My great-grandmother died when I was barely thirteen. My life after that was no more normal than the first part had been. Somehow I fell through the cracks. My memory of it is sketchy and blurred.

I am a college-educated woman, yet the simplest of things escape me. Intellectually I know that what happened at my birth had nothing to do with who I am. That a baby who is abandoned by all who should love her is not at fault in any way. Yet I punish myself with self-doubt, and peer at the world outside with something akin to fear. I know I stay where I am because the thought of going “out there” is too unimaginable for me to contemplate.

I am super-aware of my surroundings. Noises bother me. Being in public with cell phones endlessly ringing and conversations going on all at once as people pass by makes me want to cover my ears and run for safety. The thought of a job where I would have to show up every day and be social and make chit-chat is nothing short of terrifying. I relish the days when I can stay home with my pets and wander my gardens. Alone with nature and my plants and the burbling pond in the background is the only music I want to hear.

I suppose if I could, I would wish to live out in the woods in a cottage that was simply one large room. Danger could not lurk behind doorways. I would feel safe. I would be surrounded by my animals and my social outlet would be the computer.

I volunteer at Meals On Wheels, and my elderly neighbor, who shares my love of gardening, goes along to help me out. I only do this once or twice per month. But I know it feels good to give back. To bring a hot meal and a few words about the weather to a person who might not see anyone else all day. Though I envy that thought myself.

What would I say to my father if I could say one thing? I would ask him why he left me. It is the same question I asked my mother in the only letter I ever wrote her over twenty years ago. Her answer was: It was your father’s idea. Just that.

I suppose this concoction of scattered emotions is why I write a blog. To put my thoughts down. To record my life, so someone will know I was once on this earth. And that perhaps I mattered.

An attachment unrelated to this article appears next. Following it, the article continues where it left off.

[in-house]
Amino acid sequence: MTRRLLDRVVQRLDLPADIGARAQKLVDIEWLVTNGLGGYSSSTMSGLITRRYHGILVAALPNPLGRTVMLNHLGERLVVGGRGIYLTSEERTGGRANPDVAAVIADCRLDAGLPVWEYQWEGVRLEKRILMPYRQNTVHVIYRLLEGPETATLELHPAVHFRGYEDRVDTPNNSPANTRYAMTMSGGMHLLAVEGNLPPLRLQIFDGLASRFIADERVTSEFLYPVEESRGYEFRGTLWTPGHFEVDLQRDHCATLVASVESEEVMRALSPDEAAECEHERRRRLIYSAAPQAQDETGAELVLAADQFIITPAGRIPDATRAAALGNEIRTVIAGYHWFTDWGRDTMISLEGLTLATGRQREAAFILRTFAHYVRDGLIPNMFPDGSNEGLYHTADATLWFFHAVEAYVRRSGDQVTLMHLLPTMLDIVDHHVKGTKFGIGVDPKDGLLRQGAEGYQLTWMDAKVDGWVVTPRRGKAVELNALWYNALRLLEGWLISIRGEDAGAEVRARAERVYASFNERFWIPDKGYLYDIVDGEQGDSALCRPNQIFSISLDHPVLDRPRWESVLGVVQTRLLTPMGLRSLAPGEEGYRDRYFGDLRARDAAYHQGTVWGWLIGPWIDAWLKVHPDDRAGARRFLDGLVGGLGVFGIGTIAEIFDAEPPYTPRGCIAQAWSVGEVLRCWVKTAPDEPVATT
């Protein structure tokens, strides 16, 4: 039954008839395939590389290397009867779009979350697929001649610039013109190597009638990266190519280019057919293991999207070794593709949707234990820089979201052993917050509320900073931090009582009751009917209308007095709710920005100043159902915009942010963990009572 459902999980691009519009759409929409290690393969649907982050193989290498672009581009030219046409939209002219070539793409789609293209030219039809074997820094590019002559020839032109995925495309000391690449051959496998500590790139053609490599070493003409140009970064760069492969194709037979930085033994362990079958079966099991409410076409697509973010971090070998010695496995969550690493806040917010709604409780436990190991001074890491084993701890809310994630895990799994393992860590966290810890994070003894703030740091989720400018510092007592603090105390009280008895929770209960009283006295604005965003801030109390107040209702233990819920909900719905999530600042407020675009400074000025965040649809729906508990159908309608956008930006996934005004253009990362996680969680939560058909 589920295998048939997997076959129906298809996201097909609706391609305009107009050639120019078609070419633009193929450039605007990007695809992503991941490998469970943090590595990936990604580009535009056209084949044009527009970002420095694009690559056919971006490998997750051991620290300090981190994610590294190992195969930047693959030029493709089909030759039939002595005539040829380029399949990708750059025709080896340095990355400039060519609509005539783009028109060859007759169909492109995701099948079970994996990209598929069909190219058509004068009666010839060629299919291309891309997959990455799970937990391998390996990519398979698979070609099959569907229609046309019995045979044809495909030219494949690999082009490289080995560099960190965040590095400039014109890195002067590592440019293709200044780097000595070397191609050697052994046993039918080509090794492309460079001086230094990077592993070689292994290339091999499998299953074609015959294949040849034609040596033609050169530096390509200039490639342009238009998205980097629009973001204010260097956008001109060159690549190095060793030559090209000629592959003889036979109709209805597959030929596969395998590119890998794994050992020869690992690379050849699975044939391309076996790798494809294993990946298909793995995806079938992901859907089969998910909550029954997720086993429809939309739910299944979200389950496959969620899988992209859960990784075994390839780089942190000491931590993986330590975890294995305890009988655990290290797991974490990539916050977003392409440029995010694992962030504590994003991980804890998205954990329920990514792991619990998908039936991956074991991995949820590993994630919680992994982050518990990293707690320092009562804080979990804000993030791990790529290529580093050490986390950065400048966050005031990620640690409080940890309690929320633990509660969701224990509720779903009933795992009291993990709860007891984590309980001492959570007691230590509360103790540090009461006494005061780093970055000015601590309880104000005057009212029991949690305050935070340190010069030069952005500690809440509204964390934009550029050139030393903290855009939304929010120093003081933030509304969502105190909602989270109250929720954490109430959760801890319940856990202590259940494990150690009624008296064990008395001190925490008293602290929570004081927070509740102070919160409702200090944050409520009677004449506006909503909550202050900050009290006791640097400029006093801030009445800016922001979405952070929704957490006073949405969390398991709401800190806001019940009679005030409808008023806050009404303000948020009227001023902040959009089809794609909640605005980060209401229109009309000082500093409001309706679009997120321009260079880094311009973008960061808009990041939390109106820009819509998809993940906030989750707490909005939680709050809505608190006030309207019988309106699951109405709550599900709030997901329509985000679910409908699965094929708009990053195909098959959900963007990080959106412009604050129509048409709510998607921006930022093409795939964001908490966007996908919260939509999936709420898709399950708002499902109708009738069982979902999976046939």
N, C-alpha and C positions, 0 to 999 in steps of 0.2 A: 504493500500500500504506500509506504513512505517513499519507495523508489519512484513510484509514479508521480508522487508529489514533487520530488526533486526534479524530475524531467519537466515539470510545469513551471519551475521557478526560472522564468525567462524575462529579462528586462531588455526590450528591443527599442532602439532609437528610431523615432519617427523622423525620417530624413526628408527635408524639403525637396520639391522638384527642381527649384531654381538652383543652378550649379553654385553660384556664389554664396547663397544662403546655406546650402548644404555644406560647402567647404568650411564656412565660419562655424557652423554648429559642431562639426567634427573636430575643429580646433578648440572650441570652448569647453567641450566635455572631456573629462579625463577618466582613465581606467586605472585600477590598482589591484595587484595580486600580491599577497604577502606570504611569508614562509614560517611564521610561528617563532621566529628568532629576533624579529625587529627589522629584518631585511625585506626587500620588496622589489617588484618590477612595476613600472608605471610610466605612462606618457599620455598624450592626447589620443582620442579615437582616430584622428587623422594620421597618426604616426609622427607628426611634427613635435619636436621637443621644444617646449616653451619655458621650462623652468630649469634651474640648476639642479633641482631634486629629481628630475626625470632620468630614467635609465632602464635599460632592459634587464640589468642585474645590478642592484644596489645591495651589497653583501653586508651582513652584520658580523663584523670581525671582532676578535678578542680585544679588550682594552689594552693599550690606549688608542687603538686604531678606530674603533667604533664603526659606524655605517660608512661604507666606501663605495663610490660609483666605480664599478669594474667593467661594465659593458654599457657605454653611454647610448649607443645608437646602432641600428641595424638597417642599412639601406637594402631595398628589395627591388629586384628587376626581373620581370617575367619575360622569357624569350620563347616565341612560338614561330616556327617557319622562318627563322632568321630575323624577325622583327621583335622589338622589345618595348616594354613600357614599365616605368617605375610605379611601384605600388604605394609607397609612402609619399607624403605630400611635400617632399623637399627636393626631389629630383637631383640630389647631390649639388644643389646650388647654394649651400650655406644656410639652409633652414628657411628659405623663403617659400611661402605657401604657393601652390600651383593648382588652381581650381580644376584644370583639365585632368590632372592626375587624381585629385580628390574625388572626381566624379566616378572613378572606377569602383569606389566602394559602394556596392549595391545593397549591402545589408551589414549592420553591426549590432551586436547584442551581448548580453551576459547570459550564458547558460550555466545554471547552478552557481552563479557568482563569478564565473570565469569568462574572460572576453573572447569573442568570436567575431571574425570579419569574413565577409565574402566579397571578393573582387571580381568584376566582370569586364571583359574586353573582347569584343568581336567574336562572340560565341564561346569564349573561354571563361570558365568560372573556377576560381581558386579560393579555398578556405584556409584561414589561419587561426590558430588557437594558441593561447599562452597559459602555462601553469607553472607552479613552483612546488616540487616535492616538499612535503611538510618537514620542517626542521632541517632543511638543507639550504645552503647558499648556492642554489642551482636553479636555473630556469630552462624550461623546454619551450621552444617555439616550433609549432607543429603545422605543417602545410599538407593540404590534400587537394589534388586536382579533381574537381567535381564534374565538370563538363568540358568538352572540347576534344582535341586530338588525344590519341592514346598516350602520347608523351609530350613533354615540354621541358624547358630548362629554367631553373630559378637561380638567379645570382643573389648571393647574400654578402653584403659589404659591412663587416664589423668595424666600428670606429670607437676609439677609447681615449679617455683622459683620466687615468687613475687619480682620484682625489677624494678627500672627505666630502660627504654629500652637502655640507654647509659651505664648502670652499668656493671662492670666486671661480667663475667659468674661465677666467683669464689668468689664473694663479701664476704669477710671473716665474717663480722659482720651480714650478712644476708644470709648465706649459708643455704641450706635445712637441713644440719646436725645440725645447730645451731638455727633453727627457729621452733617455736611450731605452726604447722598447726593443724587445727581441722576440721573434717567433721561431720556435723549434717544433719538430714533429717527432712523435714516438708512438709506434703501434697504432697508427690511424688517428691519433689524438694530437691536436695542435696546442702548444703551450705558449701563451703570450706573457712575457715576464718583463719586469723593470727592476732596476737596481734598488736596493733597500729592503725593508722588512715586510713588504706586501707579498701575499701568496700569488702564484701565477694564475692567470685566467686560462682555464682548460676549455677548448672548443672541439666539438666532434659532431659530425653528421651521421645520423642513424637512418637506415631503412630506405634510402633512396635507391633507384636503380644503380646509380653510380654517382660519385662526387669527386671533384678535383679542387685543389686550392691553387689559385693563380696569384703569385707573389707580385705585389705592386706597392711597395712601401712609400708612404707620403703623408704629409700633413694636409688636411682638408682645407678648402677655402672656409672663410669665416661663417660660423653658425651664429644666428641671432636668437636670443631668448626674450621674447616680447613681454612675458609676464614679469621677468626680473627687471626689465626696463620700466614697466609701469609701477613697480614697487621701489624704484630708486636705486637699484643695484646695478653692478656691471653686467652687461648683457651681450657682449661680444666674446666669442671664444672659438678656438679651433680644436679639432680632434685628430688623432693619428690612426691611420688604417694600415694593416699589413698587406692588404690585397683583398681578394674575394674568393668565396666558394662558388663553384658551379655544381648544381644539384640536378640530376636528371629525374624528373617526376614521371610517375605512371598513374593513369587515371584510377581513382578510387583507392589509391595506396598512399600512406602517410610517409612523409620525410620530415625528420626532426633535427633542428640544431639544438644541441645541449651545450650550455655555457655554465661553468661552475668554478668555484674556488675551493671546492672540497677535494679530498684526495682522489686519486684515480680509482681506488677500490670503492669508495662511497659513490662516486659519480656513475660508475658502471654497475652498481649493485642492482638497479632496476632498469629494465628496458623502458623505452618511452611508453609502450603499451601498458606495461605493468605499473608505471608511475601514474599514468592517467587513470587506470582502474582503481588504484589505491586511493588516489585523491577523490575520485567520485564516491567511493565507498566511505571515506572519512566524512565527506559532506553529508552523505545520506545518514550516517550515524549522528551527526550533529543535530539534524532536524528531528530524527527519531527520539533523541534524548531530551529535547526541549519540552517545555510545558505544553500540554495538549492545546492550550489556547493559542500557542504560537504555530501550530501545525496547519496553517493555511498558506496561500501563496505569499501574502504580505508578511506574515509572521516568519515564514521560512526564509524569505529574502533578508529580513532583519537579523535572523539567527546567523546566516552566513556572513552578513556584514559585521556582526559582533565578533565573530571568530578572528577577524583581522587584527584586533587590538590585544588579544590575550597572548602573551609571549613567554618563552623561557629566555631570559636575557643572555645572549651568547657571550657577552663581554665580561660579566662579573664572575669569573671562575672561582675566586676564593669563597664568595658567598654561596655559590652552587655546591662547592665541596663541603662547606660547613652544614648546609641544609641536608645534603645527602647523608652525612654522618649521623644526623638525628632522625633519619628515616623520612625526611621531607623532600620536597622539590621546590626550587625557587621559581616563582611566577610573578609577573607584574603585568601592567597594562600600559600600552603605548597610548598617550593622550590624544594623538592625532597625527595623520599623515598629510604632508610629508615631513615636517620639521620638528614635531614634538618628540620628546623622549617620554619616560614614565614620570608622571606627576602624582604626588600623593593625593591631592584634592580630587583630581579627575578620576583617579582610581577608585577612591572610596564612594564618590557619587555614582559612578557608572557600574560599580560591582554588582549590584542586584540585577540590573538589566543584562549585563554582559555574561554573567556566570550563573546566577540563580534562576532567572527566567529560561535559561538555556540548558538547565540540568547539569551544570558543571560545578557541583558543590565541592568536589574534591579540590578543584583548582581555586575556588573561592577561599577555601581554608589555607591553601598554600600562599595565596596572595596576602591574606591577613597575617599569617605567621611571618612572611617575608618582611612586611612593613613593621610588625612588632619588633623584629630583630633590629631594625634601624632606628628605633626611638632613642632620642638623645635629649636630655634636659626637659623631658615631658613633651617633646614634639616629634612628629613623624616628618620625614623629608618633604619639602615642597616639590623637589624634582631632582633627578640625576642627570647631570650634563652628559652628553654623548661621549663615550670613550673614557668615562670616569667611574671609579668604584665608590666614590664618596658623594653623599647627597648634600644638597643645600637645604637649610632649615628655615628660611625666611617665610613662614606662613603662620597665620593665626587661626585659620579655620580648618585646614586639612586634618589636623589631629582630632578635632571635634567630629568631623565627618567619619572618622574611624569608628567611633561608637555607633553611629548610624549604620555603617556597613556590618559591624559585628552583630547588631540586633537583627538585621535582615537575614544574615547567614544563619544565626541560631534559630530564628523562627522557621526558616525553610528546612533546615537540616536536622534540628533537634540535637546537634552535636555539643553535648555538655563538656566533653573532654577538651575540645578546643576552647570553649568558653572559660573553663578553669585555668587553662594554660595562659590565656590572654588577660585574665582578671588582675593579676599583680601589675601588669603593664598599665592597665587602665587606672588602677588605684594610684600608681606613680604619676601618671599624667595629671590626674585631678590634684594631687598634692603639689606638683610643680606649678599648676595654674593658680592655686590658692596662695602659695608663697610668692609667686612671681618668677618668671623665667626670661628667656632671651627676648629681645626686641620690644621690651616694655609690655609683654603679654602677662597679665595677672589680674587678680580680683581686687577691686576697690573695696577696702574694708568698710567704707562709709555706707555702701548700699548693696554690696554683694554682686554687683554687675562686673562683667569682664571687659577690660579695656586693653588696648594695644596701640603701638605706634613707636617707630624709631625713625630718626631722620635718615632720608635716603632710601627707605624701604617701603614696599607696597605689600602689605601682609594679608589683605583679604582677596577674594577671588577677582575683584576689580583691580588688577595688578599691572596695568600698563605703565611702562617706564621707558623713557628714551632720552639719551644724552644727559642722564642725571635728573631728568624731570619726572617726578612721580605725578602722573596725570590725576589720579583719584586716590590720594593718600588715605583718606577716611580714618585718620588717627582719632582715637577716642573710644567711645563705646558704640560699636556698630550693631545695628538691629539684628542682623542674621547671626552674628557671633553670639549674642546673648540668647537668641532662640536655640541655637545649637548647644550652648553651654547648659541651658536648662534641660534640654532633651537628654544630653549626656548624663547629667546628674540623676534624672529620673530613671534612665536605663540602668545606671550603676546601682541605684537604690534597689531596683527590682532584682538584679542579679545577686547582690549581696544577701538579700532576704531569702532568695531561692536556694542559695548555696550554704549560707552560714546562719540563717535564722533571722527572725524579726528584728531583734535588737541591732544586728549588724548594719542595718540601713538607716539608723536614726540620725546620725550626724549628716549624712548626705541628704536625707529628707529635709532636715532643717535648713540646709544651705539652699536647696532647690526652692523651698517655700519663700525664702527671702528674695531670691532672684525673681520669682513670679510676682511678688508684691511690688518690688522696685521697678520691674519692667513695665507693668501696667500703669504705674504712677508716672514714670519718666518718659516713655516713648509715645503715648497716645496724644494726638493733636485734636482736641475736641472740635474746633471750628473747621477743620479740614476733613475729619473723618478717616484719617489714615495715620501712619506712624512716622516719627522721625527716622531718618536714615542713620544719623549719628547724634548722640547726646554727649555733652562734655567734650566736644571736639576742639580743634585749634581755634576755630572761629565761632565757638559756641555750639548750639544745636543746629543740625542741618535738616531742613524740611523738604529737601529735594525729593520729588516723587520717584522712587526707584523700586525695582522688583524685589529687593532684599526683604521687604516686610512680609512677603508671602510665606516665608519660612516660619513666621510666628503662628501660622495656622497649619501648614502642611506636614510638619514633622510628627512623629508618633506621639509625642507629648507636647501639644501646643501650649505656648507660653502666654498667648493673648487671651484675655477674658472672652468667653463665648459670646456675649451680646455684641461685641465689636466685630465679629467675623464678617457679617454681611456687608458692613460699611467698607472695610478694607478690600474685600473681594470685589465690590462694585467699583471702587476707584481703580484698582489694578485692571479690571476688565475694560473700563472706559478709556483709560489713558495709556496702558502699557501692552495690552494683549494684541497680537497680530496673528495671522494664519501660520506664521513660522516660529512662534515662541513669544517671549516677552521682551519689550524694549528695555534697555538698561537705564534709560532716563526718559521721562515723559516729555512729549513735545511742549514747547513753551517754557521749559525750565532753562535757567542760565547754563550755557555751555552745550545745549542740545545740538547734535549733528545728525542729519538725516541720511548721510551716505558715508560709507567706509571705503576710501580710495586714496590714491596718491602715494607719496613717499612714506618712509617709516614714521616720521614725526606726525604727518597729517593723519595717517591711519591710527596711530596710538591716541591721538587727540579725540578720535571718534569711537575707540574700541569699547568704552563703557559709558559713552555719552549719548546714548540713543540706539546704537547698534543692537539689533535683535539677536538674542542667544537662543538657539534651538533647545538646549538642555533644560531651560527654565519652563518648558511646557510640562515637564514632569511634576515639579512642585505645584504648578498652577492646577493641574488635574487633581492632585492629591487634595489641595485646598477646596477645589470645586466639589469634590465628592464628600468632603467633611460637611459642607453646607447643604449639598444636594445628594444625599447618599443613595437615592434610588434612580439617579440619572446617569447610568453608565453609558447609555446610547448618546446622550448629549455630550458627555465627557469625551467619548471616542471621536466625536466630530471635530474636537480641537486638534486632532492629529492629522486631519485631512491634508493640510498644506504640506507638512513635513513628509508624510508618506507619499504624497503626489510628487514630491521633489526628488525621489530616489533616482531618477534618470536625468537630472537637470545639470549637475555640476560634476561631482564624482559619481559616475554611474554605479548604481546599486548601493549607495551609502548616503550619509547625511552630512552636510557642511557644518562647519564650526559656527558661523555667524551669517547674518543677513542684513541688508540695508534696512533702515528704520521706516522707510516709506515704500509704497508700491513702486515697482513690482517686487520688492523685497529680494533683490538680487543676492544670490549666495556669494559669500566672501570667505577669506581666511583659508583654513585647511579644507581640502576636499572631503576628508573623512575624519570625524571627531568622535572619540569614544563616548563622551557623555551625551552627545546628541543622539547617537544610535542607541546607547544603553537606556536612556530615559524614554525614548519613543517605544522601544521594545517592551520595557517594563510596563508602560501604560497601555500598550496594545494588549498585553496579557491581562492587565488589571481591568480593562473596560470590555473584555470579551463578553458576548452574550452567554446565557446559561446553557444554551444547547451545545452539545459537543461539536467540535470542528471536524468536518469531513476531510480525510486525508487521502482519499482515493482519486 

See also:

How do Fatherless Girls Gain Confidence?

4 thoughts on “A Fatherless Daughter’s Story by Brenda Kula”

  1. (Brenda does matter; she’s been a lifesaver for me, and is a dear and cherished friend!) As much as you’ve missed, not knowing your parents, Brenda, let me say the real loss was theirs. They lost out on having a daughter who grew into a wonderful person, and who has been such an important part of so many lives. You are truly a self made woman and an example of what a person can do despite the obstacles life’s put in her way!
    Your story tugs at my heartstrings, and I know you wrote it from your soul!


  2. Oh Brenda, you really do matter.

    I can very much relate to this story. I too became a ‘fatherless daughter’ but for other reasons. I feel your pain. I understand the loss of something so precious.

    Thank you for sharing this incredible story with us. Your honesty is more than inspiring.


  3. I believe that accomplishing something does give you confidence, but for how long? I mean, after you accomplish something, are you not on to the next thing. What happens when you have reached your goals and there is still this empty space. No matter how a child does not seem effected, I think it eventually kicks in. Knowing that you will lack an importent relationship in your life, is feeling like half of yourself. In turn it is incredible hard for a girl to know what a normal relationship with a significant other looks like or should like, leaving them prone to abusive relationships. I just wonder where are the morals in todays world?


  4. Yours is an important story, Brenda. Thank you so much for sharing it with us. I believe it will help many a reader to better understand their own situation and circumstances.


I'd love to hear from you. Comments make my day.

Fill in your details below or click an icon to log in: Logo

You are commenting using your account. Log Out /  Change )

Google photo

You are commenting using your Google account. Log Out /  Change )

Twitter picture

You are commenting using your Twitter account. Log Out /  Change )

Facebook photo

You are commenting using your Facebook account. Log Out /  Change )

Connecting to %s